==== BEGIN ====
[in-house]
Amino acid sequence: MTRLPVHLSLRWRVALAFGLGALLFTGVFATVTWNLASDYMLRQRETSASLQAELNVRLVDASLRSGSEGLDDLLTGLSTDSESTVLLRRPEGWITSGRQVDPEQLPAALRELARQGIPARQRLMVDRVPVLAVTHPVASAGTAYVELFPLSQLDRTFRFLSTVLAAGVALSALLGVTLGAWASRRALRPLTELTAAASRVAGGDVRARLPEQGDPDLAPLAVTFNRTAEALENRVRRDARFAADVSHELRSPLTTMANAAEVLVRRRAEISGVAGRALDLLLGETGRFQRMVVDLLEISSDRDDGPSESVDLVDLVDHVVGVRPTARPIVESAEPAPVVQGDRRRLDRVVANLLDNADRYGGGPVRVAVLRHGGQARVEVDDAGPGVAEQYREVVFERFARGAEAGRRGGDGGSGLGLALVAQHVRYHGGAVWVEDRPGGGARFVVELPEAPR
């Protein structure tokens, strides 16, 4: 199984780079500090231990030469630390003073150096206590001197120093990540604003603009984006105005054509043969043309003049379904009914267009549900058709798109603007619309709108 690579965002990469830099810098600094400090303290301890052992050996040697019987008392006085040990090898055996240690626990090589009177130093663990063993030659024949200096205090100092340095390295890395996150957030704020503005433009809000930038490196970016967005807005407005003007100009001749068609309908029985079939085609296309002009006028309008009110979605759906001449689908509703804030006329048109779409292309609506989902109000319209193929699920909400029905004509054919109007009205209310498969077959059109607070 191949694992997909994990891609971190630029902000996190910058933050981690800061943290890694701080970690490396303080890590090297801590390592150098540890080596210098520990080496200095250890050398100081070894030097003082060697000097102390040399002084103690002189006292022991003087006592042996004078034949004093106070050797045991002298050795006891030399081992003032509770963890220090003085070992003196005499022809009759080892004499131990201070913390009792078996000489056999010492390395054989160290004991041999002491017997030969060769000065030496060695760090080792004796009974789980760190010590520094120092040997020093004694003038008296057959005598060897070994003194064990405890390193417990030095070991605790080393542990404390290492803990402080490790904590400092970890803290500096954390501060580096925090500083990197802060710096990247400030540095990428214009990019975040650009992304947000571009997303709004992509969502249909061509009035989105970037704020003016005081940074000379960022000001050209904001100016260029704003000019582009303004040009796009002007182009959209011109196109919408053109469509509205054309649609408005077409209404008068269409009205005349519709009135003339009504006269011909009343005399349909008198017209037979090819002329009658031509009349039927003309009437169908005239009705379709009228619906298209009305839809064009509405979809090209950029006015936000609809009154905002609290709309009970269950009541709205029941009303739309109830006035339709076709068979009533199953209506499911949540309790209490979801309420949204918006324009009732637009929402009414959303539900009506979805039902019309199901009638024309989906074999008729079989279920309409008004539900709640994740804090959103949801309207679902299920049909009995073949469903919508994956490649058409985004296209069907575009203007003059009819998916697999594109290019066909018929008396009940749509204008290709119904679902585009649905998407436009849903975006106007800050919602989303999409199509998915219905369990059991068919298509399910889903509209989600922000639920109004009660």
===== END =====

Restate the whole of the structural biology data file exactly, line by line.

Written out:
[in-house]
Amino acid sequence: MTRLPVHLSLRWRVALAFGLGALLFTGVFATVTWNLASDYMLRQRETSASLQAELNVRLVDASLRSGSEGLDDLLTGLSTDSESTVLLRRPEGWITSGRQVDPEQLPAALRELARQGIPARQRLMVDRVPVLAVTHPVASAGTAYVELFPLSQLDRTFRFLSTVLAAGVALSALLGVTLGAWASRRALRPLTELTAAASRVAGGDVRARLPEQGDPDLAPLAVTFNRTAEALENRVRRDARFAADVSHELRSPLTTMANAAEVLVRRRAEISGVAGRALDLLLGETGRFQRMVVDLLEISSDRDDGPSESVDLVDLVDHVVGVRPTARPIVESAEPAPVVQGDRRRLDRVVANLLDNADRYGGGPVRVAVLRHGGQARVEVDDAGPGVAEQYREVVFERFARGAEAGRRGGDGGSGLGLALVAQHVRYHGGAVWVEDRPGGGARFVVELPEAPR
């Protein structure tokens, strides 16, 4: 199984780079500090231990030469630390003073150096206590001197120093990540604003603009984006105005054509043969043309003049379904009914267009549900058709798109603007619309709108 690579965002990469830099810098600094400090303290301890052992050996040697019987008392006085040990090898055996240690626990090589009177130093663990063993030659024949200096205090100092340095390295890395996150957030704020503005433009809000930038490196970016967005807005407005003007100009001749068609309908029985079939085609296309002009006028309008009110979605759906001449689908509703804030006329048109779409292309609506989902109000319209193929699920909400029905004509054919109007009205209310498969077959059109607070 191949694992997909994990891609971190630029902000996190910058933050981690800061943290890694701080970690490396303080890590090297801590390592150098540890080596210098520990080496200095250890050398100081070894030097003082060697000097102390040399002084103690002189006292022991003087006592042996004078034949004093106070050797045991002298050795006891030399081992003032509770963890220090003085070992003196005499022809009759080892004499131990201070913390009792078996000489056999010492390395054989160290004991041999002491017997030969060769000065030496060695760090080792004796009974789980760190010590520094120092040997020093004694003038008296057959005598060897070994003194064990405890390193417990030095070991605790080393542990404390290492803990402080490790904590400092970890803290500096954390501060580096925090500083990197802060710096990247400030540095990428214009990019975040650009992304947000571009997303709004992509969502249909061509009035989105970037704020003016005081940074000379960022000001050209904001100016260029704003000019582009303004040009796009002007182009959209011109196109919408053109469509509205054309649609408005077409209404008068269409009205005349519709009135003339009504006269011909009343005399349909008198017209037979090819002329009658031509009349039927003309009437169908005239009705379709009228619906298209009305839809064009509405979809090209950029006015936000609809009154905002609290709309009970269950009541709205029941009303739309109830006035339709076709068979009533199953209506499911949540309790209490979801309420949204918006324009009732637009929402009414959303539900009506979805039902019309199901009638024309989906074999008729079989279920309409008004539900709640994740804090959103949801309207679902299920049909009995073949469903919508994956490649058409985004296209069907575009203007003059009819998916697999594109290019066909018929008396009940749509204008290709119904679902585009649905998407436009849903975006106007800050919602989303999409199509998915219905369990059991068919298509399910889903509209989600922000639920109004009660």